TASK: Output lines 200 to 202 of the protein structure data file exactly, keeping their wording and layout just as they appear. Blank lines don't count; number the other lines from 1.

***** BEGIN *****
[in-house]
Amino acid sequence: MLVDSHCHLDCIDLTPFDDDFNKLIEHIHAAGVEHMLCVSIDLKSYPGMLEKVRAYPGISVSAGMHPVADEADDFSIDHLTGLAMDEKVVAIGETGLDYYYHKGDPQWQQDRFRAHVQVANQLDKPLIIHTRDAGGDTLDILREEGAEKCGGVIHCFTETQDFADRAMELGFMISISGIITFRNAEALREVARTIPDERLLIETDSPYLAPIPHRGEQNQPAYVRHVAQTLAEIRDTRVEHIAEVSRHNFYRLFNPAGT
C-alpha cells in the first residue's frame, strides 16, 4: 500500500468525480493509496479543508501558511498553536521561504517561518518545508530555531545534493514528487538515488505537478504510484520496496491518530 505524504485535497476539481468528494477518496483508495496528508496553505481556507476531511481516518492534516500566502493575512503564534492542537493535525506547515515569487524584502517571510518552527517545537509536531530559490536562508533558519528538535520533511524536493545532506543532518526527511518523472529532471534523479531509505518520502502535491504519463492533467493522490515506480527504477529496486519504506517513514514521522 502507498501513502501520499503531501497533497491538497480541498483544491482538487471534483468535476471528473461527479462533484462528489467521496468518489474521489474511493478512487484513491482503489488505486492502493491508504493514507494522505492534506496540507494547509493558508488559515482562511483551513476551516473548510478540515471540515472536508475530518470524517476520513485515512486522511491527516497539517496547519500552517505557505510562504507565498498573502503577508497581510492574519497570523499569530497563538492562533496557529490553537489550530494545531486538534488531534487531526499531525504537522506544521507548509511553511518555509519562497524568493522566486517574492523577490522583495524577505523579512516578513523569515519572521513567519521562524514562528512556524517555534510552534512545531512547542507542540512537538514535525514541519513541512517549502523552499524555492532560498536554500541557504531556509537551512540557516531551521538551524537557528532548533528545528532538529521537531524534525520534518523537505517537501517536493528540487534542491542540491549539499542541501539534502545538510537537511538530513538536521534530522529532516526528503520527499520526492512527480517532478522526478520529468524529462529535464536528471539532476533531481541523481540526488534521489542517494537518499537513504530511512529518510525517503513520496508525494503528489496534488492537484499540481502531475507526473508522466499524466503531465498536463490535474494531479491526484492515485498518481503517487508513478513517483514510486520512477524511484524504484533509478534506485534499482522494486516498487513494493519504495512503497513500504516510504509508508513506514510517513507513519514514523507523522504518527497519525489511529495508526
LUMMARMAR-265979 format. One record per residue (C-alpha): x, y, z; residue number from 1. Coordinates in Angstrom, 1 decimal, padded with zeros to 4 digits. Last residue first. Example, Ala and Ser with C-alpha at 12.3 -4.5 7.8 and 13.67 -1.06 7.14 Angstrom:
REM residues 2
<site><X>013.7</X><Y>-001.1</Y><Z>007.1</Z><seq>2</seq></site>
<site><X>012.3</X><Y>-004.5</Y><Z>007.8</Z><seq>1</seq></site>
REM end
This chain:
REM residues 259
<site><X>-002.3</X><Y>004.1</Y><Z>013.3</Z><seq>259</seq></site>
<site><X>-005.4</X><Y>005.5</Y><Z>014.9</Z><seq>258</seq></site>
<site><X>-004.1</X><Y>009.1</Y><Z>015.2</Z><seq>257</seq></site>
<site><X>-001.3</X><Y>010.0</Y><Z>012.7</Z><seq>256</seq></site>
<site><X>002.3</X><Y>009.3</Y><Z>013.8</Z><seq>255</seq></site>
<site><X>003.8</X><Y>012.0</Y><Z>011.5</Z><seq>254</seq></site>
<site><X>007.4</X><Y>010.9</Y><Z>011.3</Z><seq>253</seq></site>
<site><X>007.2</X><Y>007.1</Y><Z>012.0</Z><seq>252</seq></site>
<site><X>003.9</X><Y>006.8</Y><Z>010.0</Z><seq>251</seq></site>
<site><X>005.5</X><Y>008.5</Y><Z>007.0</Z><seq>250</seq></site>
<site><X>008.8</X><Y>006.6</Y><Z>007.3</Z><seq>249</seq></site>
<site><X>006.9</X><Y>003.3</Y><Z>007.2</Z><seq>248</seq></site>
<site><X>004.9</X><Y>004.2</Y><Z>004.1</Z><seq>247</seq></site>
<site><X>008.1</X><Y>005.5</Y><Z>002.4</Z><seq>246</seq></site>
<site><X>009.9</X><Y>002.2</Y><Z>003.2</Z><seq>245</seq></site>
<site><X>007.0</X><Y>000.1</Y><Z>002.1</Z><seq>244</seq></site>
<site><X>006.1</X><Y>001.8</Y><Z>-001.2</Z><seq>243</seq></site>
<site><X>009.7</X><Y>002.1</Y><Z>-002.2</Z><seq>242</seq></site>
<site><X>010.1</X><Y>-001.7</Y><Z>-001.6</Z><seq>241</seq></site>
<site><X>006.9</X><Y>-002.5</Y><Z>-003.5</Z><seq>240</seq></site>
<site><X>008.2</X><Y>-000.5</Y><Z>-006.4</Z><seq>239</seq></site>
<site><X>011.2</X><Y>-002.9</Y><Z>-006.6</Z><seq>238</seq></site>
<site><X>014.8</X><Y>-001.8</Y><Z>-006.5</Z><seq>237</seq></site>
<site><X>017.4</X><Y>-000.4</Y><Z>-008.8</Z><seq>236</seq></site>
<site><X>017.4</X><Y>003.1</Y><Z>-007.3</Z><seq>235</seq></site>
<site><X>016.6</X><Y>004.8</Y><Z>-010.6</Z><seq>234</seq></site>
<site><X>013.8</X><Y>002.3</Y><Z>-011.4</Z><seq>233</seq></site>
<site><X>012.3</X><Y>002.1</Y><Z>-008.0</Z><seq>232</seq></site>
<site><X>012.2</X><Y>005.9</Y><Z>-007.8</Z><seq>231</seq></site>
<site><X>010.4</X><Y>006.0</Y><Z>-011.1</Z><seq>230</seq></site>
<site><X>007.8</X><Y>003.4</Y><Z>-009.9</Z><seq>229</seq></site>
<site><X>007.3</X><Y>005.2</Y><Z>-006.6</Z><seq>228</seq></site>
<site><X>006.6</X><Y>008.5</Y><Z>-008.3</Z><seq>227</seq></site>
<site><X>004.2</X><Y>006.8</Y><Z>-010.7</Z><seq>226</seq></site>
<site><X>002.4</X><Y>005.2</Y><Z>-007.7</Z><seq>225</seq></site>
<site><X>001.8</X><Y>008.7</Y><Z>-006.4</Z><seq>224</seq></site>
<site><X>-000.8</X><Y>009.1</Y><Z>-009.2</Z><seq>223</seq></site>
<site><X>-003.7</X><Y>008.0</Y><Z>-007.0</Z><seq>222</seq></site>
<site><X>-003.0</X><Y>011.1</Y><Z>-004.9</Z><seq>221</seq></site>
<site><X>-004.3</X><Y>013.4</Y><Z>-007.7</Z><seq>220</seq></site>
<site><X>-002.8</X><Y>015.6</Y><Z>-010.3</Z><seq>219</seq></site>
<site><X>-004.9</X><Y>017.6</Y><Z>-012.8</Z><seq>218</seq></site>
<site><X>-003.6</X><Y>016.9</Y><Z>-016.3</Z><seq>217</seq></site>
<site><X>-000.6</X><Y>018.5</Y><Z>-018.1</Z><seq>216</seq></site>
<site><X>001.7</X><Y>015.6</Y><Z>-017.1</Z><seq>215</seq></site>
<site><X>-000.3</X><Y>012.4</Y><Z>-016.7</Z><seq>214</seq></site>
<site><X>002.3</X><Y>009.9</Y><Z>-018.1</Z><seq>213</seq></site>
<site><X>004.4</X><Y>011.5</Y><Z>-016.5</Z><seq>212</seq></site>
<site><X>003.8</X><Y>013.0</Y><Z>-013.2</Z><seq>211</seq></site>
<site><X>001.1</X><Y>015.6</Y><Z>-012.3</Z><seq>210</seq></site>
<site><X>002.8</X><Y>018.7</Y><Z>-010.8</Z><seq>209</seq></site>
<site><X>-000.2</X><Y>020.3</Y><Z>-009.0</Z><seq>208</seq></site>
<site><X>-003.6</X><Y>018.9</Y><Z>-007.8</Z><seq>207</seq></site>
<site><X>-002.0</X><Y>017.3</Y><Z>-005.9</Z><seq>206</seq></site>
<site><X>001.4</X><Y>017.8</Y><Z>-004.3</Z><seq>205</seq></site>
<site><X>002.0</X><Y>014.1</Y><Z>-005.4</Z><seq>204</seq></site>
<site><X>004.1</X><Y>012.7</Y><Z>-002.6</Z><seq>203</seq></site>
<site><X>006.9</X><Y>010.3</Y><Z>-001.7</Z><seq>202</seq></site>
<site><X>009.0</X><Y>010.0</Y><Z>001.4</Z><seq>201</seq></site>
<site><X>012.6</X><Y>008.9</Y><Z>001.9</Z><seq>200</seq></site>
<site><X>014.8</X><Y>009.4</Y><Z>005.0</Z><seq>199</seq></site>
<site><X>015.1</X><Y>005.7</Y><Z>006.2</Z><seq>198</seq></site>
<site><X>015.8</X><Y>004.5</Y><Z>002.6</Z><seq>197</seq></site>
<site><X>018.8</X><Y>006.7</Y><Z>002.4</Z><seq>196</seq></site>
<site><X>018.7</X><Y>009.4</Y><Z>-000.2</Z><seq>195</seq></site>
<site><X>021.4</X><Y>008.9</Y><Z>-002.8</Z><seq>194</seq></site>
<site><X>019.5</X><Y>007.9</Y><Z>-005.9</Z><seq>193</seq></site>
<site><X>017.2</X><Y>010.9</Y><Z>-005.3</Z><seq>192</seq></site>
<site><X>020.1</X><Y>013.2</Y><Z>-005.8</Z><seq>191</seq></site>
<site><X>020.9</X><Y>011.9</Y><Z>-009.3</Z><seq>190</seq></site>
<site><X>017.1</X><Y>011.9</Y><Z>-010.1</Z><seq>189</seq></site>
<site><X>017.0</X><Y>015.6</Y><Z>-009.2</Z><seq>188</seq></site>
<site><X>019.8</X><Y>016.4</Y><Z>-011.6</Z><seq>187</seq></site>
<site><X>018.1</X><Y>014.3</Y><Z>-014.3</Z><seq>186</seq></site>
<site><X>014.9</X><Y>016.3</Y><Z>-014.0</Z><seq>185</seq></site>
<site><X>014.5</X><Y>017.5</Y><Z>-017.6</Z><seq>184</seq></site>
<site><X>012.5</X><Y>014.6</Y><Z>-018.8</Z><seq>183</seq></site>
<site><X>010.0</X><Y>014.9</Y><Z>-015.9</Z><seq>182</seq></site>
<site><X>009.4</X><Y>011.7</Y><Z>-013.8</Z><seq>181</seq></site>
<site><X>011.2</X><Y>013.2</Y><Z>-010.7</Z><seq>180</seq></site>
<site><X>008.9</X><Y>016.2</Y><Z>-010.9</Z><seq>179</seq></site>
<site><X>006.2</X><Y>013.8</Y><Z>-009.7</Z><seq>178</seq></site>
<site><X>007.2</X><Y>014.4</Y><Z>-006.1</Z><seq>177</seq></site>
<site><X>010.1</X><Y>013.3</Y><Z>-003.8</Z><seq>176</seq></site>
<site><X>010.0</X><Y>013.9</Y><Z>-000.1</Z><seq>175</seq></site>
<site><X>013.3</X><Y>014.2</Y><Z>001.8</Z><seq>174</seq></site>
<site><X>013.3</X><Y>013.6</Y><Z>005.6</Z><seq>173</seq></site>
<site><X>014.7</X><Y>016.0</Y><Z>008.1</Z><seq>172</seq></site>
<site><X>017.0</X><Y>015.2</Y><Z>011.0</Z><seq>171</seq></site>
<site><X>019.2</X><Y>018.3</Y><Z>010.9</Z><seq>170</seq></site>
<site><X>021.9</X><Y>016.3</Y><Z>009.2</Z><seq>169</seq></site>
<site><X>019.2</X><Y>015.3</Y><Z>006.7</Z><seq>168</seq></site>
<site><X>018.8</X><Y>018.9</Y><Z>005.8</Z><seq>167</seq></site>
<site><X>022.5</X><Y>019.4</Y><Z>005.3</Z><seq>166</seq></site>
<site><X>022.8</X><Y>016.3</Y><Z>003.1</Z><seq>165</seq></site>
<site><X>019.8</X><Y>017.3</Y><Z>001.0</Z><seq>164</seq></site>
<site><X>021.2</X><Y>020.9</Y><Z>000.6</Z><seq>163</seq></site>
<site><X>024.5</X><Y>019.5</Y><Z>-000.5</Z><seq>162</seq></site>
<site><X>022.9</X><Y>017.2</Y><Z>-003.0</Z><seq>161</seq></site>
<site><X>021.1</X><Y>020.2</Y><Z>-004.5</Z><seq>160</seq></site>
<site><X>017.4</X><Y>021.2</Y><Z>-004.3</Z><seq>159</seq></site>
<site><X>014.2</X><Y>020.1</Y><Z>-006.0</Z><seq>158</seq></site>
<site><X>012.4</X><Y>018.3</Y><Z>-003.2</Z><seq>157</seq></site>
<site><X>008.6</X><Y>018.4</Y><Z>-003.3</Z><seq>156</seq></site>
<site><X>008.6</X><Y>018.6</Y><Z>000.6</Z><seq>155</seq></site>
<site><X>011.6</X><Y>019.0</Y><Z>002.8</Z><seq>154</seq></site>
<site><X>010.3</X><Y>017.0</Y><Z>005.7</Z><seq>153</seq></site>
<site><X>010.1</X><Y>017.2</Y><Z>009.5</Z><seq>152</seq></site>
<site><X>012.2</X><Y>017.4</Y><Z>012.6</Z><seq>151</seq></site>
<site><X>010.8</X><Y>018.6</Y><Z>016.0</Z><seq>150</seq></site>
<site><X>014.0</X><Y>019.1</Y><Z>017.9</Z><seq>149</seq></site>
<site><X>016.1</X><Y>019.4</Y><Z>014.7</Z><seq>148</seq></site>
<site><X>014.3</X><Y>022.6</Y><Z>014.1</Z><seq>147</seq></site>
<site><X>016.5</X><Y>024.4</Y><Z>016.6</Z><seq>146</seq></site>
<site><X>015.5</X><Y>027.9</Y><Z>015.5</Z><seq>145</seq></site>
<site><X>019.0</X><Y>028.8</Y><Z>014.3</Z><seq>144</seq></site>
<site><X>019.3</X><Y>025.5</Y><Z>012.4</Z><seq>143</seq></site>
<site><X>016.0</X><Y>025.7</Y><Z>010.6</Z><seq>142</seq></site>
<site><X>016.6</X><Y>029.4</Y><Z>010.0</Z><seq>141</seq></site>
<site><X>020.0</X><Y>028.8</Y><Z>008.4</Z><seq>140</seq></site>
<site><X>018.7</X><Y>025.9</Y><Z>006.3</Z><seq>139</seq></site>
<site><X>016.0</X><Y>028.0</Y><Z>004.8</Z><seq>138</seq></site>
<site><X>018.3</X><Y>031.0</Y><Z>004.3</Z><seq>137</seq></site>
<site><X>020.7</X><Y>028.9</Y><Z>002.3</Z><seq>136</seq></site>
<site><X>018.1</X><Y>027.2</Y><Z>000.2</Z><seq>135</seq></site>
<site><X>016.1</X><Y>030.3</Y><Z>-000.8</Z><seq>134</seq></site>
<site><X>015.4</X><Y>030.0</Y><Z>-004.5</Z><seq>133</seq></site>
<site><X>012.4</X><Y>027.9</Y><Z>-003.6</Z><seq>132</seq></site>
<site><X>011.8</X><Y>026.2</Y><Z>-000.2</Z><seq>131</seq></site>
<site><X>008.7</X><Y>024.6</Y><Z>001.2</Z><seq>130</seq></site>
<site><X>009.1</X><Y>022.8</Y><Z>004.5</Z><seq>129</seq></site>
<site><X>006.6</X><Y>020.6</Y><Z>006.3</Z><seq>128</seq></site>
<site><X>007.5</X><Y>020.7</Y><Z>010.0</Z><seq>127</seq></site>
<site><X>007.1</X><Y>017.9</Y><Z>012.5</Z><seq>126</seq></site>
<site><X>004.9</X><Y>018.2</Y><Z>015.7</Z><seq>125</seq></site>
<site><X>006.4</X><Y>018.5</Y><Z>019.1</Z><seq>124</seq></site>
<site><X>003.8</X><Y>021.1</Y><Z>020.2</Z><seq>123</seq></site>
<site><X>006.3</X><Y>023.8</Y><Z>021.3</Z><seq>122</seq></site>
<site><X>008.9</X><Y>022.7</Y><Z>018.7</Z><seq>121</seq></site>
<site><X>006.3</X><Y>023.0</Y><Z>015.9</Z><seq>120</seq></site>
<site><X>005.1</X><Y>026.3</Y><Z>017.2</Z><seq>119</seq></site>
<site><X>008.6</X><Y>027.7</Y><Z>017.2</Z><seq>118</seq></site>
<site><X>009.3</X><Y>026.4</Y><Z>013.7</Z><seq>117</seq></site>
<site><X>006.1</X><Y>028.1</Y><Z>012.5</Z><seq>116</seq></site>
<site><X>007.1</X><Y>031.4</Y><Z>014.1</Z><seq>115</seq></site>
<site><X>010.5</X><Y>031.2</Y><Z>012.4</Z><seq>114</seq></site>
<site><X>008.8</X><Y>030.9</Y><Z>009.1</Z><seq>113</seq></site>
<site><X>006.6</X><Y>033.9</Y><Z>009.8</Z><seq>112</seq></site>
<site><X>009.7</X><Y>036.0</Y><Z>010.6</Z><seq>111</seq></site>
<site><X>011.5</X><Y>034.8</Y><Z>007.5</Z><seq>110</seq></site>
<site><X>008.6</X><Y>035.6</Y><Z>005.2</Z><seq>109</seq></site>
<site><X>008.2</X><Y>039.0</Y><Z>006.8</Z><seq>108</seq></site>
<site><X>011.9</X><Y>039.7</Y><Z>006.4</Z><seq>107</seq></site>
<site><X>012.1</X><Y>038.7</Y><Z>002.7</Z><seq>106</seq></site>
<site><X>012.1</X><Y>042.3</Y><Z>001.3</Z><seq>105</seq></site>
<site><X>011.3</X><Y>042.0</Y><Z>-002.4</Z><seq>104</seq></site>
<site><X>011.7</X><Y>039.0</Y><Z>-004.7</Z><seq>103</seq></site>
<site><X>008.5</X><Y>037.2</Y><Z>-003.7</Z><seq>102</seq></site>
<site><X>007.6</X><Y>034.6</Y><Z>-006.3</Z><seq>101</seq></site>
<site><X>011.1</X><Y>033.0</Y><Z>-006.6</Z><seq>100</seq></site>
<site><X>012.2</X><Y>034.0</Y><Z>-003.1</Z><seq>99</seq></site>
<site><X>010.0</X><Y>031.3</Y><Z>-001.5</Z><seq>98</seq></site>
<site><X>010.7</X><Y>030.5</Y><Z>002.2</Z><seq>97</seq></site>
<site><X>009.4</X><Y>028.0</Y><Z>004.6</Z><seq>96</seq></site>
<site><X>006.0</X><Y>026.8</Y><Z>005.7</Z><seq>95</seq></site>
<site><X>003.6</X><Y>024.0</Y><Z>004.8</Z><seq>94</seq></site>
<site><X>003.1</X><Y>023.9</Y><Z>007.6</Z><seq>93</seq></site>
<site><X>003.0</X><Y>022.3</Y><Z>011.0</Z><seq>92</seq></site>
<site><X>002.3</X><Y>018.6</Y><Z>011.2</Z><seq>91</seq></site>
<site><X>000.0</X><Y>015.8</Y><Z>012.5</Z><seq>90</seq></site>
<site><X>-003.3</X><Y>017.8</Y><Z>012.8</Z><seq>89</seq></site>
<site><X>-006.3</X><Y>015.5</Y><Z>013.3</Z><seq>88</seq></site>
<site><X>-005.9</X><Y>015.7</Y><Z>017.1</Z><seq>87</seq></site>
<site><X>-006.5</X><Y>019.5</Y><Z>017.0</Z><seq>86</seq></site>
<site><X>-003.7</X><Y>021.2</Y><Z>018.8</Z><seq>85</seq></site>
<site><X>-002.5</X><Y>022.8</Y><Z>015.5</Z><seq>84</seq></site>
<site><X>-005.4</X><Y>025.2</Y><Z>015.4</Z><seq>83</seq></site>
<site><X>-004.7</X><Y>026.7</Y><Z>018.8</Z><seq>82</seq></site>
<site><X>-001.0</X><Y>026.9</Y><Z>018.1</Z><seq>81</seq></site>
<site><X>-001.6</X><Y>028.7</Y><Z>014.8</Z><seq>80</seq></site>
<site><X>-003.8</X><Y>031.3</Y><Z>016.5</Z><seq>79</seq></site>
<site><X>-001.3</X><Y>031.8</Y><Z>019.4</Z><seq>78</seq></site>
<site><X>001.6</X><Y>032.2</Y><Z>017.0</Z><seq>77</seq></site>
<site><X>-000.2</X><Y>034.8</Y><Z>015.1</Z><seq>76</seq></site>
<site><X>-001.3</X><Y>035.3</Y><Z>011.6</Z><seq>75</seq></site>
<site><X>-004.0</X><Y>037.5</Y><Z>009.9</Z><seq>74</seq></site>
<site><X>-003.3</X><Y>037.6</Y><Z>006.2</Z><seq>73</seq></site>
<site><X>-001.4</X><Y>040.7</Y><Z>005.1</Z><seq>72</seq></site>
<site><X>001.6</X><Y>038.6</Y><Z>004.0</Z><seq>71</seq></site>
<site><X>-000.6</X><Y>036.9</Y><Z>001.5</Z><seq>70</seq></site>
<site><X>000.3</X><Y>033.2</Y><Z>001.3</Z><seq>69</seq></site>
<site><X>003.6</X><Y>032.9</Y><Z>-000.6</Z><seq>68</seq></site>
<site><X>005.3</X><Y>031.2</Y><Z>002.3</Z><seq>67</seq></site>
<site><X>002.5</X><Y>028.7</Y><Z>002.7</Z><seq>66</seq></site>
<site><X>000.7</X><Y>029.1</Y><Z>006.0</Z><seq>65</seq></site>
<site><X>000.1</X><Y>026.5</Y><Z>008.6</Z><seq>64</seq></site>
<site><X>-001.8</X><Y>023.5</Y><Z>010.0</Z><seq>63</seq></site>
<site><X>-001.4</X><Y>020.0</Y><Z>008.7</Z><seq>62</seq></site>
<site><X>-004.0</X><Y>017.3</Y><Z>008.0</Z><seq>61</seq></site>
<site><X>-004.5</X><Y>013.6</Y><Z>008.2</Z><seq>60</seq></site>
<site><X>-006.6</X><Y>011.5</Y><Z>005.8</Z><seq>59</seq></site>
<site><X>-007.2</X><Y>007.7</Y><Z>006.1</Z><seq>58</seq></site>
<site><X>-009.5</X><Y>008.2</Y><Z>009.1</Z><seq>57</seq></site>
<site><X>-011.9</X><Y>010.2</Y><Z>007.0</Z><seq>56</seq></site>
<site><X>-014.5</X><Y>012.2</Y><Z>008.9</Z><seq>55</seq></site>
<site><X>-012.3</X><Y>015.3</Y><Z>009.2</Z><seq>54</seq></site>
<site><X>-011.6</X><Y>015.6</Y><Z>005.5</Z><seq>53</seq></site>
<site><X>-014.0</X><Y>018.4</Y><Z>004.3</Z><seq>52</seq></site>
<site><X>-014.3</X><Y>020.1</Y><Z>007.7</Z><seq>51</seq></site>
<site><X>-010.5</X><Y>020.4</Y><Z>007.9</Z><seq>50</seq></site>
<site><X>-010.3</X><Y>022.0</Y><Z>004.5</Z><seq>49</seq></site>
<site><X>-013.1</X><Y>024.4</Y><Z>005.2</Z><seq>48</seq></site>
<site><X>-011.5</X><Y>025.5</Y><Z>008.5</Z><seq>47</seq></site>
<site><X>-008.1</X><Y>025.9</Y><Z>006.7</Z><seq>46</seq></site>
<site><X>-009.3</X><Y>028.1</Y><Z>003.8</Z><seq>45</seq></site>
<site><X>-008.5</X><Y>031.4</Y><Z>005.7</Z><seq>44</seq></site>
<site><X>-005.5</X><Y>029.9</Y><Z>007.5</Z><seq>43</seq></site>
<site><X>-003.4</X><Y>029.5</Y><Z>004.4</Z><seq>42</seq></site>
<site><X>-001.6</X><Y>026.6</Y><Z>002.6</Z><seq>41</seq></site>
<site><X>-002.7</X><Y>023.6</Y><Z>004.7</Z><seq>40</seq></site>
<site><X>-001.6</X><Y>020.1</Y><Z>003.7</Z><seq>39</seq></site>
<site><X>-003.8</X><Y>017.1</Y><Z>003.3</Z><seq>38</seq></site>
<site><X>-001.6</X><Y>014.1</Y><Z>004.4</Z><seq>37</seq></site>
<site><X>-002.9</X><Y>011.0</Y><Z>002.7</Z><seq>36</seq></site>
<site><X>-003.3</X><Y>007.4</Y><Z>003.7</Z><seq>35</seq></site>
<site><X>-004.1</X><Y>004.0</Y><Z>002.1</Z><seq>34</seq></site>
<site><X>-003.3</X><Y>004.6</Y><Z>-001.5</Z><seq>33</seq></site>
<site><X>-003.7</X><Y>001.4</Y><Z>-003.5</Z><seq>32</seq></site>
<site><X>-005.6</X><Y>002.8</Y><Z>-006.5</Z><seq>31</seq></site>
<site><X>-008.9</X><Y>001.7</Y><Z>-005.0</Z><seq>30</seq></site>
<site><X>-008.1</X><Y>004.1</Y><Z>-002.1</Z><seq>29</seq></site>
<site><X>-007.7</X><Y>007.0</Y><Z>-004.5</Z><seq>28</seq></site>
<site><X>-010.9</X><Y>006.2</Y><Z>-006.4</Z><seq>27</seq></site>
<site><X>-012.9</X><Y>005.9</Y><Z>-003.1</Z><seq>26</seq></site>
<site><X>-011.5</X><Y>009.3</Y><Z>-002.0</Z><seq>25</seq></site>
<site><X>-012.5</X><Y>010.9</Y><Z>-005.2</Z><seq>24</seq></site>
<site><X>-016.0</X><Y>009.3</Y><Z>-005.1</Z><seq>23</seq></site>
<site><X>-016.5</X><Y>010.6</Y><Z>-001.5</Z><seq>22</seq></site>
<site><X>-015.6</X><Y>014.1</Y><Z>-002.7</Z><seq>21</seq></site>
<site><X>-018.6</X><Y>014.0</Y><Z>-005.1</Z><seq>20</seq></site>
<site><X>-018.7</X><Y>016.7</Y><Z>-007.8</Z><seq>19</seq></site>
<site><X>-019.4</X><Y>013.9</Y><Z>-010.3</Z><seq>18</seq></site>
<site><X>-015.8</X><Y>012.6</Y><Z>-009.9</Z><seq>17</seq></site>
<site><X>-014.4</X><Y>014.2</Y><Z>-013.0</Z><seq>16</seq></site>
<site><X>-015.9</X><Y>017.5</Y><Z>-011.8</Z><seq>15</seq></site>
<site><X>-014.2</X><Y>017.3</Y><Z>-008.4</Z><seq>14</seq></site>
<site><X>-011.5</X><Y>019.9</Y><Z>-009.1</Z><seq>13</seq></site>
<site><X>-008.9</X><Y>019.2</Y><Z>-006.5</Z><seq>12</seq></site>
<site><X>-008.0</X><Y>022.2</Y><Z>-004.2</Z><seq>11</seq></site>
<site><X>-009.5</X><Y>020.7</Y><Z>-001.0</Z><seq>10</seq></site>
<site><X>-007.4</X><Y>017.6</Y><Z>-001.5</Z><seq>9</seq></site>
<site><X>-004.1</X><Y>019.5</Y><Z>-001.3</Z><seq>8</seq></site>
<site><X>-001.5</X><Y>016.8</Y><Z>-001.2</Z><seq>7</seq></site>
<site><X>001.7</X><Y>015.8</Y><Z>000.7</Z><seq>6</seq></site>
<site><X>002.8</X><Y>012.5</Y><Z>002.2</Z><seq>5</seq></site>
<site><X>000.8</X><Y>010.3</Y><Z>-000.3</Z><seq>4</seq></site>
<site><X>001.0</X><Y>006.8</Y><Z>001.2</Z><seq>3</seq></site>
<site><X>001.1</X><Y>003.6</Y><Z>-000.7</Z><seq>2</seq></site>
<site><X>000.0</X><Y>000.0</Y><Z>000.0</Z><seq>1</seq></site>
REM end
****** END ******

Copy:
<site><X>-000.6</X><Y>036.9</Y><Z>001.5</Z><seq>70</seq></site>
<site><X>000.3</X><Y>033.2</Y><Z>001.3</Z><seq>69</seq></site>
<site><X>003.6</X><Y>032.9</Y><Z>-000.6</Z><seq>68</seq></site>